For much of the U.S., the snowy season is well underway. Before your family heads out for a day of playing in the fresh powder, make snow sports safety a priority and be ready to respond to a cold weather emergency.
Children’s Hospital of Colorado offers these timely tips for neighborhood sledders and skaters:
- Choose a good sledding hill, one that has a clear path without obstacles in the way. Make sure that the hill does not end on a street, road, parking lot or any bodies of water such as a pond or river.
- Never sled downhill headfirst.Sit up facing forward to steer. Risks of head and back injuries are greater by lying down on the sled.
- If you aren’t skating in a rink, be sure to call local authorities to ask which areas have been approved and to ask permission to skate on a pond or lake.
- Make sure your skates are sharpened and that the weather has been cold enough for at least one week before skating on a pond or lake.
For skiers and snowboarders, safety becomes an even greater concern. January is National Winter Sports Traumatic Brain Injury (TBI) Awareness Month, reminding us that the most important piece of gear you can take to the mountain is the appropriate helmet for your sport. According to the Office of Disease Prevention and Health Promotion, a study that compared seven “extreme sports” activities found that:
- Skateboarding, snowboarding, skiing and motocross had the highest number of head and neck injuries
- Snowboarding had the most concussions. In fact, about 30% of concussions in extreme sports occurred in snowboarding. Snow skiing was associated with about 25% of concussions.
Always wear your helmet and always ski or board within your ability level. For more on skiing and boarding injuries, see our blog post Winter Sports Safety.
No matter your choice of snow sports, be sure you are adequately dressed for winter weather. As the recent frigid conditions across the country have shown, cold temperatures can be deadly.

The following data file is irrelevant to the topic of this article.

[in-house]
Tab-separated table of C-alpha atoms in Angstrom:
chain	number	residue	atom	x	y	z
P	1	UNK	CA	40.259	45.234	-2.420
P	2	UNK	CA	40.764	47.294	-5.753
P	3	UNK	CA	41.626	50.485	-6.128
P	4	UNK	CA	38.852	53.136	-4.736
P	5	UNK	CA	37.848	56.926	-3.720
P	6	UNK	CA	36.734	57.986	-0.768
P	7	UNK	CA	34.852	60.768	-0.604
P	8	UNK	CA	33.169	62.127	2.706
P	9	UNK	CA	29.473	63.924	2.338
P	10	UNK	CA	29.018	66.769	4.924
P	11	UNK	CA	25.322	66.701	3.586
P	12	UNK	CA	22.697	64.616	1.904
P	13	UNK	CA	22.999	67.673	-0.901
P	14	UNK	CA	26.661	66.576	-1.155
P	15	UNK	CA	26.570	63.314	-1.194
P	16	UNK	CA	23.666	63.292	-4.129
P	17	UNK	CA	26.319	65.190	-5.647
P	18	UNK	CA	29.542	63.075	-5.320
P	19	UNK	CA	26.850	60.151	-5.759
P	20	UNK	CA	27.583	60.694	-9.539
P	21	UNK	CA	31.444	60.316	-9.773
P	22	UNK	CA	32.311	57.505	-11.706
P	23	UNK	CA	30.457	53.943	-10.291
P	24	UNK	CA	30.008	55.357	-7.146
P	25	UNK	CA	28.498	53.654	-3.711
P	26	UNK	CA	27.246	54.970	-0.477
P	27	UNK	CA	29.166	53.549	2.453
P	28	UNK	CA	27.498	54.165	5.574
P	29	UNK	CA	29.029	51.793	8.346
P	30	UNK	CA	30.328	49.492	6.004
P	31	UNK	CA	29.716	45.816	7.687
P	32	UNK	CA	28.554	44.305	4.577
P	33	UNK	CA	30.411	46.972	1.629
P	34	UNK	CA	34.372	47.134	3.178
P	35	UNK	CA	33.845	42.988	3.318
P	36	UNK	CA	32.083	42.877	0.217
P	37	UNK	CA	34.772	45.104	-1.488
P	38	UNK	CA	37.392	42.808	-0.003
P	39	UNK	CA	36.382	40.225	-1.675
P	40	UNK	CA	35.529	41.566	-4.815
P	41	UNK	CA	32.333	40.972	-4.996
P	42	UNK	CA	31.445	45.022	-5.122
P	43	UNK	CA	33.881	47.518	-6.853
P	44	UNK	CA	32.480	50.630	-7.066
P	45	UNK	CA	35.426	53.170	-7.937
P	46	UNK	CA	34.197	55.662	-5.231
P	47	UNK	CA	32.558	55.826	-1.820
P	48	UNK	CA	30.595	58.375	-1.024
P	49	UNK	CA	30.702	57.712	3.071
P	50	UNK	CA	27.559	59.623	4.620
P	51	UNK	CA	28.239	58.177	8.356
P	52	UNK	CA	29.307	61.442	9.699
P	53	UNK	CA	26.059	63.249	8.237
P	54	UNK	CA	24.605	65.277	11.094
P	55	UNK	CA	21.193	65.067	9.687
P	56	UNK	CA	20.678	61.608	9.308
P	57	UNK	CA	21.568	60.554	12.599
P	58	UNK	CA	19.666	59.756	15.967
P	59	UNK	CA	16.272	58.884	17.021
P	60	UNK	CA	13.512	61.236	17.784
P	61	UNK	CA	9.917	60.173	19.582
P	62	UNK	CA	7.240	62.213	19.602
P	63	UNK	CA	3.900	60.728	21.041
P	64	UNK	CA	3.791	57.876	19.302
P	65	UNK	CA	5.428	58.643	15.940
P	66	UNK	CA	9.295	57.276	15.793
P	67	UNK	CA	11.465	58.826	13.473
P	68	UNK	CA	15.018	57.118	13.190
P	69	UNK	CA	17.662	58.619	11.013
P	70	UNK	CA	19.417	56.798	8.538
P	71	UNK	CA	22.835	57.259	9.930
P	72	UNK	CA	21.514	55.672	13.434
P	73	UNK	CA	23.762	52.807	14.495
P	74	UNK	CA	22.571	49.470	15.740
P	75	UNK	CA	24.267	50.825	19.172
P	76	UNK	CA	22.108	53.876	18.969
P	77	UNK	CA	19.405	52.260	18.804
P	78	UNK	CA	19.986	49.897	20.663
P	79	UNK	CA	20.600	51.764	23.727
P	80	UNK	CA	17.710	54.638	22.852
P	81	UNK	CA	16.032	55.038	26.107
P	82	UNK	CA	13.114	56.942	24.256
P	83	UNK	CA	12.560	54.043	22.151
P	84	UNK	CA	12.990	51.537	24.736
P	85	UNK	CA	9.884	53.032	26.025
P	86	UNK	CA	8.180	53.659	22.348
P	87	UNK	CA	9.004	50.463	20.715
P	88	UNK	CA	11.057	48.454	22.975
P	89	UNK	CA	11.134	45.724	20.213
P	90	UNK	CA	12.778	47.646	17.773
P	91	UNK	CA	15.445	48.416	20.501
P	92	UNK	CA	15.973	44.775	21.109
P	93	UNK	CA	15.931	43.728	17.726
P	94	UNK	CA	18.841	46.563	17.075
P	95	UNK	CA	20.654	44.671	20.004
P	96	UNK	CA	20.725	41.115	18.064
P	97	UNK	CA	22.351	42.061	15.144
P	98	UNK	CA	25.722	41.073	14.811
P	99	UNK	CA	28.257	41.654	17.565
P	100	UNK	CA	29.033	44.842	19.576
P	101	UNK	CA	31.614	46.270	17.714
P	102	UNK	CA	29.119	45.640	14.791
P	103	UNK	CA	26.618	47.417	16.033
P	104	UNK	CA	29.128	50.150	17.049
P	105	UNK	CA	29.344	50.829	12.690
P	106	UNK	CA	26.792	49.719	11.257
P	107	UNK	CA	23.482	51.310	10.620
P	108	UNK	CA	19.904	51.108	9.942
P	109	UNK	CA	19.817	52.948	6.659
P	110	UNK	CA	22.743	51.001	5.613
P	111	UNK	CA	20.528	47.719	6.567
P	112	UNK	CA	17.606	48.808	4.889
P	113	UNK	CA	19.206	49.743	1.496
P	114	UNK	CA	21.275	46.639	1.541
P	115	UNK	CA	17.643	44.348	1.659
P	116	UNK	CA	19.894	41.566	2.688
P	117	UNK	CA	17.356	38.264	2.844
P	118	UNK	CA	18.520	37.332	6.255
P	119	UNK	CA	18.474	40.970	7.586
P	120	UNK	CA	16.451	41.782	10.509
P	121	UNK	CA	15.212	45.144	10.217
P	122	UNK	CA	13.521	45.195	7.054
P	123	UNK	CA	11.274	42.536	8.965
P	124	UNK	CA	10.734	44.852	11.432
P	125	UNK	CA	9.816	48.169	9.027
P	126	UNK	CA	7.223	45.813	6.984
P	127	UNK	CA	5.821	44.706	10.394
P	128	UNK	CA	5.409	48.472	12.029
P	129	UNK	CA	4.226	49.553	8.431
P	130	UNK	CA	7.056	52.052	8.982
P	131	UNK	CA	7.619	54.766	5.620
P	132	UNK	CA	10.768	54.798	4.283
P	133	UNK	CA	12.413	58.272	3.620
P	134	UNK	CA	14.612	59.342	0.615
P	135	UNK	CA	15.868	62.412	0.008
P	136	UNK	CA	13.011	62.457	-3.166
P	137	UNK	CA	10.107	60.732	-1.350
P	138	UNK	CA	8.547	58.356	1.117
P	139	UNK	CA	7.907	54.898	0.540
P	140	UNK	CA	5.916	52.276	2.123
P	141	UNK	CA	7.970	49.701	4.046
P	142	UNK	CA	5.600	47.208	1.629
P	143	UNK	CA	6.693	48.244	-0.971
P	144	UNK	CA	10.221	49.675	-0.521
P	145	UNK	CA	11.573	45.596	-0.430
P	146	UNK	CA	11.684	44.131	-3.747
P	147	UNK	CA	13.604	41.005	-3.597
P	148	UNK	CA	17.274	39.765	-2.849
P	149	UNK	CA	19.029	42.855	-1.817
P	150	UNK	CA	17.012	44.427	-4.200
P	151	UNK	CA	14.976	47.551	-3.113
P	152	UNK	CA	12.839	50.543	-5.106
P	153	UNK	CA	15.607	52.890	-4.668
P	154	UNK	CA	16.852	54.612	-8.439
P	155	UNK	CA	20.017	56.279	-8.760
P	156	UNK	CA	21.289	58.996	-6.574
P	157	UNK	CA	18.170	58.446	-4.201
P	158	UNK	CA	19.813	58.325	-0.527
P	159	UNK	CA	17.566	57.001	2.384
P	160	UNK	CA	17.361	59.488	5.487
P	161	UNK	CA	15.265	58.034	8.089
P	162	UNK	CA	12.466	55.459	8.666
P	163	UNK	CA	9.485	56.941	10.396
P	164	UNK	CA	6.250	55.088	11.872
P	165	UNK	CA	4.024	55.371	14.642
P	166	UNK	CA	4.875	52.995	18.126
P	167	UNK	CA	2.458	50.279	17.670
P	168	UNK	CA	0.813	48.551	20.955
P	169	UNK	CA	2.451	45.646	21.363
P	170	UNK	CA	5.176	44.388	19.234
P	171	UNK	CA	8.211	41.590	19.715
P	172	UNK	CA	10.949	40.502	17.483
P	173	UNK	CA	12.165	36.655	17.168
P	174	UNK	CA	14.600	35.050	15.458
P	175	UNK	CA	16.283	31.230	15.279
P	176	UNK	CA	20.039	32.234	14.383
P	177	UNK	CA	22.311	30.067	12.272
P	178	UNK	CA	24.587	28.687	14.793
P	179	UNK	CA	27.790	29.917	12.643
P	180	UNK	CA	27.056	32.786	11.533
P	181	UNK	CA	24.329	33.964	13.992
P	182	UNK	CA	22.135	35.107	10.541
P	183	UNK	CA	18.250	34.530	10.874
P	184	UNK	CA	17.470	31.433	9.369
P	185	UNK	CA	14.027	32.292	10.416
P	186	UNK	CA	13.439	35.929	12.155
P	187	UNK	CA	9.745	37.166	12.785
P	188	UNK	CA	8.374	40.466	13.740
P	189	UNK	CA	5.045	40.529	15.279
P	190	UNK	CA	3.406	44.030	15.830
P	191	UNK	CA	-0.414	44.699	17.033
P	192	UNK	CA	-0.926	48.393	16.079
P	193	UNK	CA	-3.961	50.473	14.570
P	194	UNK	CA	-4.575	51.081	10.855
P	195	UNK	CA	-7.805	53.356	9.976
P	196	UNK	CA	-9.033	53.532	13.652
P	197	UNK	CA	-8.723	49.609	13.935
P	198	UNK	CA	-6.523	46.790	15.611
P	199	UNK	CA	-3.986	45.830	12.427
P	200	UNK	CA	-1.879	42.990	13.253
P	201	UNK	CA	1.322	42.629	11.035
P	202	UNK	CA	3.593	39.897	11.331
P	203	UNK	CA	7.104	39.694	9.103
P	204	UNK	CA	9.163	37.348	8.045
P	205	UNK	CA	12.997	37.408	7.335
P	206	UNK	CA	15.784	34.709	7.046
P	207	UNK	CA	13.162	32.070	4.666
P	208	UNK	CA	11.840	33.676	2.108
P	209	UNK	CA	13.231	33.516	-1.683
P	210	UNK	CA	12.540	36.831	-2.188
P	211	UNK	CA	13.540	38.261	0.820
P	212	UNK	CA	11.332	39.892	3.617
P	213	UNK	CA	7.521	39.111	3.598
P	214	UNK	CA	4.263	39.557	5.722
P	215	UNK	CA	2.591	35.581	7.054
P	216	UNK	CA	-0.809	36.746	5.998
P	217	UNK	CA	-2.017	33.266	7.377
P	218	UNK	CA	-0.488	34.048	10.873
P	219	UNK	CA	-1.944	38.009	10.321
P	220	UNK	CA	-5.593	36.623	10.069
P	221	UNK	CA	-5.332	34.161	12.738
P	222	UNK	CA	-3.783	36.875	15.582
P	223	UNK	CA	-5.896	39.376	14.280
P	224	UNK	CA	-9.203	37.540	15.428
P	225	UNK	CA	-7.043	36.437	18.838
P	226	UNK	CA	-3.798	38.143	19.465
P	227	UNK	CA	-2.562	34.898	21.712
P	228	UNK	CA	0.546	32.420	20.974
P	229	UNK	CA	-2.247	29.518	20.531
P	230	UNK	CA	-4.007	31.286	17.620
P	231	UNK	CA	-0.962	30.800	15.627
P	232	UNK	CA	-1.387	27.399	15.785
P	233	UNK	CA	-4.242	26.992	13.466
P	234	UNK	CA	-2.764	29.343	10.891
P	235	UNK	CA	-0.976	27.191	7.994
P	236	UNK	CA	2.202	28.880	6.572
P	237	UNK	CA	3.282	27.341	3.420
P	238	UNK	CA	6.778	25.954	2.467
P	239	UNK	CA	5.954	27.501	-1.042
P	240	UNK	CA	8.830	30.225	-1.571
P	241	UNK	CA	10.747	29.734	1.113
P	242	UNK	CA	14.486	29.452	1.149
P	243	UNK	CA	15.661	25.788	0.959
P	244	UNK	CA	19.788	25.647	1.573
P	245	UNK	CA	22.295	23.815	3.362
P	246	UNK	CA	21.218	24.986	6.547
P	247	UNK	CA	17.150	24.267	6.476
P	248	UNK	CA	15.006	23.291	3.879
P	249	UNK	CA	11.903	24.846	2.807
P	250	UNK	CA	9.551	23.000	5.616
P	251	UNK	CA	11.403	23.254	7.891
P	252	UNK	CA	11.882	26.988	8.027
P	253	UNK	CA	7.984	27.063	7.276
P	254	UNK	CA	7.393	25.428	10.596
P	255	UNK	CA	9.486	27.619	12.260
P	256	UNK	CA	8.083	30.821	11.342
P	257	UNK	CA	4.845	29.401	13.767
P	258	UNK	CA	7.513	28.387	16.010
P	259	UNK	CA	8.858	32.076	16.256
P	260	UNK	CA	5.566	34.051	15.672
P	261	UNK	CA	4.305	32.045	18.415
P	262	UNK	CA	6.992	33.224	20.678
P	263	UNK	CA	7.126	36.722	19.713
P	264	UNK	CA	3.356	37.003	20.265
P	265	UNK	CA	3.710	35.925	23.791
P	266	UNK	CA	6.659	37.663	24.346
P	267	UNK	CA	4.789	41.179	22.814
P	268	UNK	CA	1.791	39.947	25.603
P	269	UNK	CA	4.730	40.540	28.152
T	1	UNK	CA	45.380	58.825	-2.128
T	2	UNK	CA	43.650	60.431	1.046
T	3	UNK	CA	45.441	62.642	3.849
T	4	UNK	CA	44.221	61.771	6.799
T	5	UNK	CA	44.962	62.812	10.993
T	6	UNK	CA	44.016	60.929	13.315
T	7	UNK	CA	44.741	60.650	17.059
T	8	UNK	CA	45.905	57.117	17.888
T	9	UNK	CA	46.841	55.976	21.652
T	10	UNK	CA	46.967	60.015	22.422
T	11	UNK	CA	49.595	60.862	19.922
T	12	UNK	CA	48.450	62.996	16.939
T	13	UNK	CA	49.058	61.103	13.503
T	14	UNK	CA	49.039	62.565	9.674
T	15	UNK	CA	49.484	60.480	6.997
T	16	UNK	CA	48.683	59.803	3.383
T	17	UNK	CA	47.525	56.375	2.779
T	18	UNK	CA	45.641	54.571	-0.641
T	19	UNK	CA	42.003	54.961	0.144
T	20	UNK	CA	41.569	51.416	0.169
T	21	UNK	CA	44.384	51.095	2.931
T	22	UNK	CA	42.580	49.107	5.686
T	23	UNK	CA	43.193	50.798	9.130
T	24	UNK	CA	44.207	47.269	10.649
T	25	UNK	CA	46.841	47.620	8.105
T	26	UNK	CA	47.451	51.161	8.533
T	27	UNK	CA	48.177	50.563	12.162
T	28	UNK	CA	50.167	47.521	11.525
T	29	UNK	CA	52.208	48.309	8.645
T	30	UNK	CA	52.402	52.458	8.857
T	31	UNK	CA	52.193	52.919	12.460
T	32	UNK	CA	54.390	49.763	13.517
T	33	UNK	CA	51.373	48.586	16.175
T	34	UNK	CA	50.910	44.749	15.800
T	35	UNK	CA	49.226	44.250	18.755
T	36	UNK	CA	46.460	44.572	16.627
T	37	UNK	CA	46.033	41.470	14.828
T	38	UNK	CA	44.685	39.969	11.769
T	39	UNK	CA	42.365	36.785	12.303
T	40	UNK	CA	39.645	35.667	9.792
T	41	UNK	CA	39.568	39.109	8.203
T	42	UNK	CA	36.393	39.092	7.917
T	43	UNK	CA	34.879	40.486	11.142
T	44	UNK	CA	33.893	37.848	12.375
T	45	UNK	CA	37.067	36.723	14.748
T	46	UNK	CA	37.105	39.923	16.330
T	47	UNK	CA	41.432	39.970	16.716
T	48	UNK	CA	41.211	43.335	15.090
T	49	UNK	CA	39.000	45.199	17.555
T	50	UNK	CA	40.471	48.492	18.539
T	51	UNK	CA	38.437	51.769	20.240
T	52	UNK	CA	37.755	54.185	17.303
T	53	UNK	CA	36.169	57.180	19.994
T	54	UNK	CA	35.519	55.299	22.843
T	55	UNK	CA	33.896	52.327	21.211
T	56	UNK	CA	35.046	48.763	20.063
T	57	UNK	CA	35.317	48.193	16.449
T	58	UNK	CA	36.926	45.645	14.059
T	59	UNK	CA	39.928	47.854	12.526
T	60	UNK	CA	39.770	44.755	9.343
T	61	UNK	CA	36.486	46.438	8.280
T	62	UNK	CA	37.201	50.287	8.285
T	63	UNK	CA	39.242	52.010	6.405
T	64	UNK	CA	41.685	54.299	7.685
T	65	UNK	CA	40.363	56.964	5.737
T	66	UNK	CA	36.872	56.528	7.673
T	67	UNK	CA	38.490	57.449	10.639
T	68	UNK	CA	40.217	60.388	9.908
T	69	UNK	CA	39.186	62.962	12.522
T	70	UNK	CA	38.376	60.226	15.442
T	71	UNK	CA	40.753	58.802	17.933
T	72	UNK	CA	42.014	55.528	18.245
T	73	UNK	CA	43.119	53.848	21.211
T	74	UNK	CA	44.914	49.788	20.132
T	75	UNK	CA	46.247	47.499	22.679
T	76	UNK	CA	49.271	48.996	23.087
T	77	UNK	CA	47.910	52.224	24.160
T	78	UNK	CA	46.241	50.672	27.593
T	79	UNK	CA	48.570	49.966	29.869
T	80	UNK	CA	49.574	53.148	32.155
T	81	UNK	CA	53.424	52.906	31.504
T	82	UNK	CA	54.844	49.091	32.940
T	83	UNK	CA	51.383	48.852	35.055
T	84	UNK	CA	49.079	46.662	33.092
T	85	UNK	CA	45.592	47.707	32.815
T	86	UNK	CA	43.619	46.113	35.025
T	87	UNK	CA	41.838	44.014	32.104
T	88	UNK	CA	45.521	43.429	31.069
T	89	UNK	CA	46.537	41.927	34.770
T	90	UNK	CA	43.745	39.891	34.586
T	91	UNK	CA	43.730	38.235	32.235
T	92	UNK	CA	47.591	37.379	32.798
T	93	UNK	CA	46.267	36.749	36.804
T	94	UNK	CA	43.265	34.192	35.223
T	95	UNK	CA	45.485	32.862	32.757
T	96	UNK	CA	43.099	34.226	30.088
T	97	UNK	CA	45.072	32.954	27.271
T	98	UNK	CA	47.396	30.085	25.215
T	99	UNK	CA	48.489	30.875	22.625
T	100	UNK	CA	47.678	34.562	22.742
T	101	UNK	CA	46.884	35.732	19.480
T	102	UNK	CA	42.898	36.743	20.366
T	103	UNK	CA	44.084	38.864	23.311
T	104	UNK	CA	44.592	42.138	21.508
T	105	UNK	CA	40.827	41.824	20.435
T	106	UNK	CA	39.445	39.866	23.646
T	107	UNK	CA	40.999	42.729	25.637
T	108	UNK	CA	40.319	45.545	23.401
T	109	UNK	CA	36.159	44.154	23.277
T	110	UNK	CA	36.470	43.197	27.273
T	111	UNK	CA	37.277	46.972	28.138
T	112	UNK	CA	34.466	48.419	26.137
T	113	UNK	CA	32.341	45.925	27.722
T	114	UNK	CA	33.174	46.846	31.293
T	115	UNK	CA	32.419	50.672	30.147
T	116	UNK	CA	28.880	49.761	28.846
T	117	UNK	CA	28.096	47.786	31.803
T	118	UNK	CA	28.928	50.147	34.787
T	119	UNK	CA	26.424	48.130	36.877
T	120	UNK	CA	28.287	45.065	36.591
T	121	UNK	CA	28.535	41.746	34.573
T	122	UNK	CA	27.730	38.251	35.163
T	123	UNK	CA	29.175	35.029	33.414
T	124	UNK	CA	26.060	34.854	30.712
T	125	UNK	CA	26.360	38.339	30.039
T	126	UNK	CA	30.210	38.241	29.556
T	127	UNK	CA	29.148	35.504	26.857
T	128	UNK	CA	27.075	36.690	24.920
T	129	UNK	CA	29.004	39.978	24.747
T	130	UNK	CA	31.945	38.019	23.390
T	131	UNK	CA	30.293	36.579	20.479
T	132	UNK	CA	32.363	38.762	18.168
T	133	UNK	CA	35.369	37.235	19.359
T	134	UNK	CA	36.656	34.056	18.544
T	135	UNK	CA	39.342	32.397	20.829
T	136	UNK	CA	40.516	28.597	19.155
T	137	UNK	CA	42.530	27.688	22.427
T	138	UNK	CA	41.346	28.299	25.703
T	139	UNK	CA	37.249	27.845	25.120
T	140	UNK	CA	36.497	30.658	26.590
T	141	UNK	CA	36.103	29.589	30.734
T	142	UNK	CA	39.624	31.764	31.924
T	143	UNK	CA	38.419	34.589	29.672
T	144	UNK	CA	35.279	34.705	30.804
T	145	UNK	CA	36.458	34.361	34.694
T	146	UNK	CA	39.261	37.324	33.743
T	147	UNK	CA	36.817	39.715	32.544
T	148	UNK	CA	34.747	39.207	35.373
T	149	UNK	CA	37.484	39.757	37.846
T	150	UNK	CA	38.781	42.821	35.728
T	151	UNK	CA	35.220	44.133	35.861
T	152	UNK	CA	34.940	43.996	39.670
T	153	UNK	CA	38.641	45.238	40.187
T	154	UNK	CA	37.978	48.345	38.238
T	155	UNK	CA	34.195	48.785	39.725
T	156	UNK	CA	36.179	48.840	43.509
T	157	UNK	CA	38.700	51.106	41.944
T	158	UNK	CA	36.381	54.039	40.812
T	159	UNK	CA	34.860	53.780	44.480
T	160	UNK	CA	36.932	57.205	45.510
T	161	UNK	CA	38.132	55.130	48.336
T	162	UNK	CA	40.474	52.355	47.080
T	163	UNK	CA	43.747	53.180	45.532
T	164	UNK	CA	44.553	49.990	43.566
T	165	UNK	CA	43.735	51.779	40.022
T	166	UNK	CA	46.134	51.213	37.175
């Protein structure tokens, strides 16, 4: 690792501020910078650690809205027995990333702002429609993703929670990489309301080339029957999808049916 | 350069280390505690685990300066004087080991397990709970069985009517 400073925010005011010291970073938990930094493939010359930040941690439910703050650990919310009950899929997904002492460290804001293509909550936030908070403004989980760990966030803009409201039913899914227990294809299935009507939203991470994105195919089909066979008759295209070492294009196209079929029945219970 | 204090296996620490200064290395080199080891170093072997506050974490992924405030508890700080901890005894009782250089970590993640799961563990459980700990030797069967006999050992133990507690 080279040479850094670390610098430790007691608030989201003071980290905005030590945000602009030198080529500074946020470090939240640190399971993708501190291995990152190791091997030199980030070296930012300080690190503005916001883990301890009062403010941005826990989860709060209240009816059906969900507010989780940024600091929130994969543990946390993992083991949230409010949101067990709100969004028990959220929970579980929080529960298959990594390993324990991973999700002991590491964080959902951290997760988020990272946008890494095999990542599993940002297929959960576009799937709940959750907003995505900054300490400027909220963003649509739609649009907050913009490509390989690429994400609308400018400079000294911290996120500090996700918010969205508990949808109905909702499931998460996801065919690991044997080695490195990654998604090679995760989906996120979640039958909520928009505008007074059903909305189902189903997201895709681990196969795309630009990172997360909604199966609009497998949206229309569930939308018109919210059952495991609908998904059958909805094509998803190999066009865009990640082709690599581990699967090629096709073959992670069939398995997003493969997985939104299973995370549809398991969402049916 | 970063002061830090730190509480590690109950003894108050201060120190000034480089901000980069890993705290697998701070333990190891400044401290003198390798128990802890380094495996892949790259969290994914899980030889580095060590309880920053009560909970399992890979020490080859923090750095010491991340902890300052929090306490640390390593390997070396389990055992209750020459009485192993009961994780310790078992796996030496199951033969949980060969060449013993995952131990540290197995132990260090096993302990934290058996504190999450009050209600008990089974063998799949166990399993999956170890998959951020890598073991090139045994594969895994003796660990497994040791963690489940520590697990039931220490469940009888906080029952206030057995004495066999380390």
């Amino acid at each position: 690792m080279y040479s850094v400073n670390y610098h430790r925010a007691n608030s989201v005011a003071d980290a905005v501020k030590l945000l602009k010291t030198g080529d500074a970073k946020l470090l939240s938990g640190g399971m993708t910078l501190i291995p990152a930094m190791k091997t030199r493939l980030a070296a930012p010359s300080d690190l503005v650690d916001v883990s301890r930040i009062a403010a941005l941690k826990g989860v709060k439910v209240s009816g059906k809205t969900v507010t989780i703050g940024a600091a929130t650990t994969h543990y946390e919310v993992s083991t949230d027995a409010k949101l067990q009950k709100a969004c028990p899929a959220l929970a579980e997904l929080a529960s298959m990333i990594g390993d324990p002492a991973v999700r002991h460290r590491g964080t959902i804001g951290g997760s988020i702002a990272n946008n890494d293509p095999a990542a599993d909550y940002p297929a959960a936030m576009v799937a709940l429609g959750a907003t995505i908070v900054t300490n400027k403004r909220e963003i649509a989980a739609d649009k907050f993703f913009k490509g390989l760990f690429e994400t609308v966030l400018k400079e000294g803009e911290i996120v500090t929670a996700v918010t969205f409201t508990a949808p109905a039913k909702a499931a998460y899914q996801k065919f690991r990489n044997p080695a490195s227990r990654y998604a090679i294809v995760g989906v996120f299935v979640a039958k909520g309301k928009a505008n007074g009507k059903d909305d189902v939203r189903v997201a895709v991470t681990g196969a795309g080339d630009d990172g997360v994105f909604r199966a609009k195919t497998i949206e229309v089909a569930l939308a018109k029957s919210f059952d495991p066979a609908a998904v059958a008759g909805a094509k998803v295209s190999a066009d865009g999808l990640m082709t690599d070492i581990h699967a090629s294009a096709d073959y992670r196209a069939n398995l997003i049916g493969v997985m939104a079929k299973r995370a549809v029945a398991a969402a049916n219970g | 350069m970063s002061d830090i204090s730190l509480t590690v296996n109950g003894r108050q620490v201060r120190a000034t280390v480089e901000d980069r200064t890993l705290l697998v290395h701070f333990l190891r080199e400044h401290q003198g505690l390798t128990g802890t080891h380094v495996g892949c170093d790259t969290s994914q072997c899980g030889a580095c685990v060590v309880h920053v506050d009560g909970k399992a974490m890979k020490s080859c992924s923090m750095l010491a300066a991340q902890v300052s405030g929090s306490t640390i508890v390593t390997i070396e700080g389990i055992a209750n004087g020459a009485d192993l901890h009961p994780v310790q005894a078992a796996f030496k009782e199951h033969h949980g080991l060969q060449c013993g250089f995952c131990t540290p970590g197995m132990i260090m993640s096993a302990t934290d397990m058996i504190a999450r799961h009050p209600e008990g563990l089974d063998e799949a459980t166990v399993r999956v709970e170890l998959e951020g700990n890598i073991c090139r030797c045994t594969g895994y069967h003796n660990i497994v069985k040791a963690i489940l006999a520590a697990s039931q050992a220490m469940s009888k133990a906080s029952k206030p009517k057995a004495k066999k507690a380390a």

Hypothermia and Emergency Care
Cold, wet temperatures can result in a lowering of the internal body temperature. Hypothermia, a generalized cooling of the body, occurs when the internal core body temperature has decreased to 95° F or less. It is a life-threatening condition.
To help recognize hypothermia, look for pale, cold skin, uncontrollable shivering, loss of coordination, difficulty speaking and an altered mental status. Severe hypothermia can result in the loss of shivering and a slowing of the breathing and heart rate.
To care for the person, carefully and gently move them to a warmer place. Remove wet clothing and cover the person with something dry and warm. Cover their head and neck to retain body heat.
If available, activate EMS and get an AED. As the body temperature gets lower, body processes become impaired and eventually fail. Cardiac arrest may occur.
If you are far from professional medical care, begin actively re-warming the person. Place him near a heat source. Put containers of warm, but not hot, water in contact with the person’s skin.
To learn more about cold weather emergency care and a wide range of other first aid topics, consider taking an ASHI or MEDIC First Aid class. You can find a Training Center near you by clicking here.
Note to First Responders: If you and your crew need continuing education training to fulfill your requirements and help you meet the challenges of responding to winter emergencies, the 24-7 library offers courses on:
- Cold Weather Emergencies: Hypothermia
- Sports Injuries
- Extreme Sports Injuries: Extremity Trauma
You can explore the 24-7 course catalog by clicking the button below.